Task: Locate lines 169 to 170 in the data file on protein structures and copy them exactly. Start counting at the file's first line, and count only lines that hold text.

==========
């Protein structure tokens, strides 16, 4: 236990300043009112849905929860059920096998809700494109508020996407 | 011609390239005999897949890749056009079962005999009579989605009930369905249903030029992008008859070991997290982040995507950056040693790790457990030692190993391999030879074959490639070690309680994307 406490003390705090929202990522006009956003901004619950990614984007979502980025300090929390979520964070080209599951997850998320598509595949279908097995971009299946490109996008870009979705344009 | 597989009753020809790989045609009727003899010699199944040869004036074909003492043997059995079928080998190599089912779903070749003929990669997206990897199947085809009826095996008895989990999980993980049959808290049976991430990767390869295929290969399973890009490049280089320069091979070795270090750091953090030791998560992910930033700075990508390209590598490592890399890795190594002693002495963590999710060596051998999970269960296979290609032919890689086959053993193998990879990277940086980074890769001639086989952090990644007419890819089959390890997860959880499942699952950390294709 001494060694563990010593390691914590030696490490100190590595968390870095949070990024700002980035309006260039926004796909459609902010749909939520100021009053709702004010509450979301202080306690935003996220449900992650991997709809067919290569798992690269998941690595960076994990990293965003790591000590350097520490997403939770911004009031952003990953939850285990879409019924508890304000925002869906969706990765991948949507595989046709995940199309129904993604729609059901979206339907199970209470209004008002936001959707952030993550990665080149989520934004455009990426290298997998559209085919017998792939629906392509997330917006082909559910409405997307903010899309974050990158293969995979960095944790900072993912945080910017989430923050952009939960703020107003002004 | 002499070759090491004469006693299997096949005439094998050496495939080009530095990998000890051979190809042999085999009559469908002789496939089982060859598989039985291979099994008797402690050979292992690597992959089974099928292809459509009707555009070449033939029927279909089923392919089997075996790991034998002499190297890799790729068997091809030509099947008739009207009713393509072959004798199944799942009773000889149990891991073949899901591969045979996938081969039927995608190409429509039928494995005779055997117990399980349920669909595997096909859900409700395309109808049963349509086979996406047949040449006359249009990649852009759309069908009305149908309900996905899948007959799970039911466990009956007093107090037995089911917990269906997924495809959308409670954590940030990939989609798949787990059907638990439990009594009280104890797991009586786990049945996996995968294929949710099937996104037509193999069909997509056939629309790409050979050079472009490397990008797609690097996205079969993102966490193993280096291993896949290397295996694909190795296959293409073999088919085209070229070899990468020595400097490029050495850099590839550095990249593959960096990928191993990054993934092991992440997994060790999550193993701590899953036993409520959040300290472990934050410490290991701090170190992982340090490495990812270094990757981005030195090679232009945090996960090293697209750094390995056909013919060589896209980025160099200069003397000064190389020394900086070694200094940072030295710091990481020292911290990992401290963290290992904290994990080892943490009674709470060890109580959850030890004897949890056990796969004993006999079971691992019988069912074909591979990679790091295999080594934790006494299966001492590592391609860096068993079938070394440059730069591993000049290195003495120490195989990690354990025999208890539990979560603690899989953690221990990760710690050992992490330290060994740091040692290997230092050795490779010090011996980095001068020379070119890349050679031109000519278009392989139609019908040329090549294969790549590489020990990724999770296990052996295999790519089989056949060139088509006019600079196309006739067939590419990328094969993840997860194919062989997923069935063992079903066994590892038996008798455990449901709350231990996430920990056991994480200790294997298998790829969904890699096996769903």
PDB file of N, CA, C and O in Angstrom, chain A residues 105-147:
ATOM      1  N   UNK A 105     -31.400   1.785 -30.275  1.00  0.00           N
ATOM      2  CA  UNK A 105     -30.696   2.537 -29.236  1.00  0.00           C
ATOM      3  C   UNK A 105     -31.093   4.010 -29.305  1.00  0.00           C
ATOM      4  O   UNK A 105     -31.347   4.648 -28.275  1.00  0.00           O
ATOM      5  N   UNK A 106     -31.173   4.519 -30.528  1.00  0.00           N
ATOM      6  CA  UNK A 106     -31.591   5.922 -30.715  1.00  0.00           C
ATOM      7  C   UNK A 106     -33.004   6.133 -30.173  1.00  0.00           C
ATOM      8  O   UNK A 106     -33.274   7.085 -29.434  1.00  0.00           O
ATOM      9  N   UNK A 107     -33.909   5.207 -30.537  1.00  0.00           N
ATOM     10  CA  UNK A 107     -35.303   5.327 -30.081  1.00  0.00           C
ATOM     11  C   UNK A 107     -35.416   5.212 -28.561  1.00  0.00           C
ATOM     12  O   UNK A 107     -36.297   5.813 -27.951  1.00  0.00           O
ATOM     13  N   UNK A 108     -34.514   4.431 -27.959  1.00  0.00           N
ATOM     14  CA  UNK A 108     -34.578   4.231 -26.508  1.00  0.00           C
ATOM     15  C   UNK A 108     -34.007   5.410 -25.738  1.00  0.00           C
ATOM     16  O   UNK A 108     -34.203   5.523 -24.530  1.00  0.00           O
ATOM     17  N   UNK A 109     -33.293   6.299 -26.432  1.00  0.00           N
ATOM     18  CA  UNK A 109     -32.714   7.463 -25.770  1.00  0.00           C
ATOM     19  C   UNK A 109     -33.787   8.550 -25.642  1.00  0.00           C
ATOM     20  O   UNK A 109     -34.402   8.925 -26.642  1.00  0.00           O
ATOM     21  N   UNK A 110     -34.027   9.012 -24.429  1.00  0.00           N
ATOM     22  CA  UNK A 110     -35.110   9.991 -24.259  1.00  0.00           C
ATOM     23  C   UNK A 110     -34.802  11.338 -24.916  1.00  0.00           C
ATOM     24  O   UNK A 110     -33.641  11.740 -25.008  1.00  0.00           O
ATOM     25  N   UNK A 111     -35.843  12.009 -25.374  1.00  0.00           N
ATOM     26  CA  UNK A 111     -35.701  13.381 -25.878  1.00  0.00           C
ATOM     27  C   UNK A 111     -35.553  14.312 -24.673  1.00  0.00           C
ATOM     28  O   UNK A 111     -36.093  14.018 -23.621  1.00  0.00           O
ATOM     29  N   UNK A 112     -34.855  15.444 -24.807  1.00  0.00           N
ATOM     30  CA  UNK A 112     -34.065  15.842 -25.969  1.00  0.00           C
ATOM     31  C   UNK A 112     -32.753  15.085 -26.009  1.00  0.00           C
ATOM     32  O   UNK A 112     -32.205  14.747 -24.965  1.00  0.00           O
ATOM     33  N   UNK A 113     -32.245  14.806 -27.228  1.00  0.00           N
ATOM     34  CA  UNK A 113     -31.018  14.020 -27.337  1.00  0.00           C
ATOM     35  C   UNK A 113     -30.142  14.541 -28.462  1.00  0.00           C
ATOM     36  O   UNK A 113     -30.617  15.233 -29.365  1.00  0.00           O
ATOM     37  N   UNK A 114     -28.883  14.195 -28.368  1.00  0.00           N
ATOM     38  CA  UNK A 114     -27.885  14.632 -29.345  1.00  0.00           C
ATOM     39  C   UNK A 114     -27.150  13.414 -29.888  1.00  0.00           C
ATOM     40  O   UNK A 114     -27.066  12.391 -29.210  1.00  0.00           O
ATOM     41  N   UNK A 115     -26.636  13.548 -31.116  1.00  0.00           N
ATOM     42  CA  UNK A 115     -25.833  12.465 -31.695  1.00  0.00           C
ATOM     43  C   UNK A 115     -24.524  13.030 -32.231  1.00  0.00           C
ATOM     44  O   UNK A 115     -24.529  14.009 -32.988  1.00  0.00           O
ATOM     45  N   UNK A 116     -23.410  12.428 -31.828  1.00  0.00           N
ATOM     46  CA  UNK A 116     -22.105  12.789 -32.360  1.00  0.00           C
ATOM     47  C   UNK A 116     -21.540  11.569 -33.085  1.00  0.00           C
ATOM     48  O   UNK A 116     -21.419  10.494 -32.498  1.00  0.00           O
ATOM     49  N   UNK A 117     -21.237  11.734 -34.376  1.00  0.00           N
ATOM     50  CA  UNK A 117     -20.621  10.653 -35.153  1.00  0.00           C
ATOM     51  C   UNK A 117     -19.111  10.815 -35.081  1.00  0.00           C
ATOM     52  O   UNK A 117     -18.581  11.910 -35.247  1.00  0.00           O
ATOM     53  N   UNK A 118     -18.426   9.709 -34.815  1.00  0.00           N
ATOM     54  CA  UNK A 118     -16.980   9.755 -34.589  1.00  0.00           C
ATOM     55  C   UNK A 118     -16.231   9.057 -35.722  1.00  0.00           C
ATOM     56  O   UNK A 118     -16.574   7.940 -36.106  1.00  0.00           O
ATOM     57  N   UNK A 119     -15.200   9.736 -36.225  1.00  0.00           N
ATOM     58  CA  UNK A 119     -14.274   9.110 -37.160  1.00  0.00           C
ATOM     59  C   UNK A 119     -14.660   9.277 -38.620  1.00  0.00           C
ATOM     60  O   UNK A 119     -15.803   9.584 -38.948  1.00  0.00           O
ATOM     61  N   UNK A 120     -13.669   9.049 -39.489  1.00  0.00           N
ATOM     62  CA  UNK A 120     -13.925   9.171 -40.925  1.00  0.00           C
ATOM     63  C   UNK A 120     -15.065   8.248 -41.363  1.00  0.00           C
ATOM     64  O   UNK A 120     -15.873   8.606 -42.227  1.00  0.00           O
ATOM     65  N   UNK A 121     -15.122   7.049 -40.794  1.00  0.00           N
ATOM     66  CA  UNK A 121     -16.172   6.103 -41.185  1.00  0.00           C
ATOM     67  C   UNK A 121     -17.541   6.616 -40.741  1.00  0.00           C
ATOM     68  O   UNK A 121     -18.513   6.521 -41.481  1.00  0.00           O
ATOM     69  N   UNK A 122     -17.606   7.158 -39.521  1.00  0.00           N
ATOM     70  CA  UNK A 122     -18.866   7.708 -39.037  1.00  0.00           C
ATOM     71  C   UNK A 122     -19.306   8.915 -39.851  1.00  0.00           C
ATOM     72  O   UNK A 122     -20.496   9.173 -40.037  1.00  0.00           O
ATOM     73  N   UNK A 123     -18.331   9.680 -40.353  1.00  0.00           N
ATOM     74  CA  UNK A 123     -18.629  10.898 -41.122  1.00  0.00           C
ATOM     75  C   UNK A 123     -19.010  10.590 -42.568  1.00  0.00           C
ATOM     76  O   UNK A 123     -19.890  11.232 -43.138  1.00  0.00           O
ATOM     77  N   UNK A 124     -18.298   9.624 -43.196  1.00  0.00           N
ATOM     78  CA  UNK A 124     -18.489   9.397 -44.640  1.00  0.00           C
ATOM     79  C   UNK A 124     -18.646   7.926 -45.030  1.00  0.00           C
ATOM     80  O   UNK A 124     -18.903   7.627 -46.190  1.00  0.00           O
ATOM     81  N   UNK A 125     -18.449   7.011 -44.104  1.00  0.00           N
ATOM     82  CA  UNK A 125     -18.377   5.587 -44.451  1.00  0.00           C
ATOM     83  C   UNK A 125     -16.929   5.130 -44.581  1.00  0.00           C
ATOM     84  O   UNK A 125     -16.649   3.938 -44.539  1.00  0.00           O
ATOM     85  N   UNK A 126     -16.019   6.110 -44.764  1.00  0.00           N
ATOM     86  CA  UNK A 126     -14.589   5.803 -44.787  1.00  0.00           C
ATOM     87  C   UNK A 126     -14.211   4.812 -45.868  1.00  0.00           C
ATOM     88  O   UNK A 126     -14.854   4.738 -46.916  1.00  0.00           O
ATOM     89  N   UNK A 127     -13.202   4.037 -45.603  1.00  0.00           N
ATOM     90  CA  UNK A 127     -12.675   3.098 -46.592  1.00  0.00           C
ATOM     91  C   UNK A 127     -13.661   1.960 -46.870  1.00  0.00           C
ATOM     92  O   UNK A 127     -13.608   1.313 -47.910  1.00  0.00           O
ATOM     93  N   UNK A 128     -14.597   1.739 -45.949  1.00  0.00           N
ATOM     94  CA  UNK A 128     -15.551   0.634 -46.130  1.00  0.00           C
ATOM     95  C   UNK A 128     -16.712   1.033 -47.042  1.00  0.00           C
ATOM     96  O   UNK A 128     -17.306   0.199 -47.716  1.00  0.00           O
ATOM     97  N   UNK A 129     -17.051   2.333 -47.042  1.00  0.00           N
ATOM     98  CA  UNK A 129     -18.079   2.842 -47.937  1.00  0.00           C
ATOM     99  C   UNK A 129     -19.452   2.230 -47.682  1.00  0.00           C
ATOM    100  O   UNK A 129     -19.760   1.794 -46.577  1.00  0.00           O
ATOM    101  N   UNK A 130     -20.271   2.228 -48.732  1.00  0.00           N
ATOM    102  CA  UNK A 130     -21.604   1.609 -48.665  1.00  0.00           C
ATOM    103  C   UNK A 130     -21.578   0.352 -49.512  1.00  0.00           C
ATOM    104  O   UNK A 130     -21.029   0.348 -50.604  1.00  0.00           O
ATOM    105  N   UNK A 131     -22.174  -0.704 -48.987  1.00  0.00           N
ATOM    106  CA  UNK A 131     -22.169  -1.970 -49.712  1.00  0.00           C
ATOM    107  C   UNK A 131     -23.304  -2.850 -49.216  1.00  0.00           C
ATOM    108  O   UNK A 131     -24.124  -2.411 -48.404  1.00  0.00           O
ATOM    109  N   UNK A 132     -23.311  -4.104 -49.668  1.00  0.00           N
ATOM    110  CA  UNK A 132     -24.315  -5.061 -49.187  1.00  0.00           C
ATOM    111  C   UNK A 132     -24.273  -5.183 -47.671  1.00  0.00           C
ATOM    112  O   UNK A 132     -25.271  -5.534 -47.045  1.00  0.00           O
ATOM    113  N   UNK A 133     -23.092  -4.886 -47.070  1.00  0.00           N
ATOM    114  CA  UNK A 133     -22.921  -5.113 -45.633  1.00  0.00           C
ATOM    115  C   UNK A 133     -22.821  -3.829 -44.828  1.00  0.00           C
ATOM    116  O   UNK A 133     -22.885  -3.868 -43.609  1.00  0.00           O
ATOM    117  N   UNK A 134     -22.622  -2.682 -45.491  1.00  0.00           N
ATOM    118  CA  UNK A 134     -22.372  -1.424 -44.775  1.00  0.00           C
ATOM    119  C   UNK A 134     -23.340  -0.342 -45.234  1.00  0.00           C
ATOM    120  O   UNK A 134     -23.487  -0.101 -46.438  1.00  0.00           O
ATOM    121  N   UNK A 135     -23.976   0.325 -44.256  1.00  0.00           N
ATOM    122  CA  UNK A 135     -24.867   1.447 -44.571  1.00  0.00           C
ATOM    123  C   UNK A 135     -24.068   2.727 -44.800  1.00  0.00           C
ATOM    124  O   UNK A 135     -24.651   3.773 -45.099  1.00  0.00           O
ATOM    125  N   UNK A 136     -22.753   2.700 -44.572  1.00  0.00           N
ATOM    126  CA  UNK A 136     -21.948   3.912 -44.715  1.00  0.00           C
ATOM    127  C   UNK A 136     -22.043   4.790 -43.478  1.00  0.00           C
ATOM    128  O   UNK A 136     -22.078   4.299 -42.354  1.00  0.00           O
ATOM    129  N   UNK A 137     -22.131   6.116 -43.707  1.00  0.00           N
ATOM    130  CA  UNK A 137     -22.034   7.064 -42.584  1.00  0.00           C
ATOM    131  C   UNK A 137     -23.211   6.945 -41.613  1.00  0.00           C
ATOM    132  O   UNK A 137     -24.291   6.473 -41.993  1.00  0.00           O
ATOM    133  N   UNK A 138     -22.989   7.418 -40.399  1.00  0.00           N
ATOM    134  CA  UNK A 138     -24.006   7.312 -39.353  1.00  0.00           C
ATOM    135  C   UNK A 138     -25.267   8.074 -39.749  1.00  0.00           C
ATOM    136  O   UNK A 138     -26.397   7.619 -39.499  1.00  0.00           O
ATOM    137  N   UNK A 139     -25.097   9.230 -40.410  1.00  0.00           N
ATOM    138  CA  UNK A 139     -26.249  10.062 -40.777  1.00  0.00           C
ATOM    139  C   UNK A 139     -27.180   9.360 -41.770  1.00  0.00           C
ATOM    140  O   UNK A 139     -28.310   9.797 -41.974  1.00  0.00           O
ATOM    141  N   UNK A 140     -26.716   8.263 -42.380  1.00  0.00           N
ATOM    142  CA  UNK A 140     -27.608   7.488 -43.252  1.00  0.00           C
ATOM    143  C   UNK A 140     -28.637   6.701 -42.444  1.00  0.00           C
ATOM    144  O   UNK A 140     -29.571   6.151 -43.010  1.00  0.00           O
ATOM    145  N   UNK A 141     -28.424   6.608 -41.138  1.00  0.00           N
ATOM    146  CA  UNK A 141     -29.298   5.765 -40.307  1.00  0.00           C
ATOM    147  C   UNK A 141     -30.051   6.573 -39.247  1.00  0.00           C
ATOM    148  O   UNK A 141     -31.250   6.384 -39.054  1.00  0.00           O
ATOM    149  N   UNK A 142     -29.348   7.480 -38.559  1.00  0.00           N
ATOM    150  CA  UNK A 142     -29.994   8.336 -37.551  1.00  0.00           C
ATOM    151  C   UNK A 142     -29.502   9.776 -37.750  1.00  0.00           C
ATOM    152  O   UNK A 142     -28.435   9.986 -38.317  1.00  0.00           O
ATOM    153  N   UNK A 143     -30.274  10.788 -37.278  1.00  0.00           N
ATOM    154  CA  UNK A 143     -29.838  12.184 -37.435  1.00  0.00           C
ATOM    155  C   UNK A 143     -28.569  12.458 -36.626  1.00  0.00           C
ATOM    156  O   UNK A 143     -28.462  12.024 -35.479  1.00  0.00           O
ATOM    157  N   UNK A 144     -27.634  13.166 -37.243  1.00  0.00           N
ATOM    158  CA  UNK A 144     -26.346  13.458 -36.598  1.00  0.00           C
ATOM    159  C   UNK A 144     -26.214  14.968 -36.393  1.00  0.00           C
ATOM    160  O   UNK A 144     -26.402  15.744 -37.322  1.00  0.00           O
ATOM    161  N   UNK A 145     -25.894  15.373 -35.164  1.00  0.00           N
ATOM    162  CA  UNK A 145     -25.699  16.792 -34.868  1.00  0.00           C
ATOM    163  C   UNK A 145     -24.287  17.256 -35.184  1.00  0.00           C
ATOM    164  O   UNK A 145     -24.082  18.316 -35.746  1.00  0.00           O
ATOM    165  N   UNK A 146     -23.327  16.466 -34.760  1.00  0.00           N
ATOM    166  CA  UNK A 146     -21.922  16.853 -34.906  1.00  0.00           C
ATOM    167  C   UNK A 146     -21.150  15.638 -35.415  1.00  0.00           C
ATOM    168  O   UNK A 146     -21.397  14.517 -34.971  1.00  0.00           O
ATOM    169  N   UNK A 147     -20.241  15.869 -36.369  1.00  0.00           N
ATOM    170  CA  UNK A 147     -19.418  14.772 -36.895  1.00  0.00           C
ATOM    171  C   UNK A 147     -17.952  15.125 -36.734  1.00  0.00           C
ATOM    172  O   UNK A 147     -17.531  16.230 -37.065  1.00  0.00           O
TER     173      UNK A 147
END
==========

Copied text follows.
ATOM    167  C   UNK A 146     -21.150  15.638 -35.415  1.00  0.00           C
ATOM    168  O   UNK A 146     -21.397  14.517 -34.971  1.00  0.00           O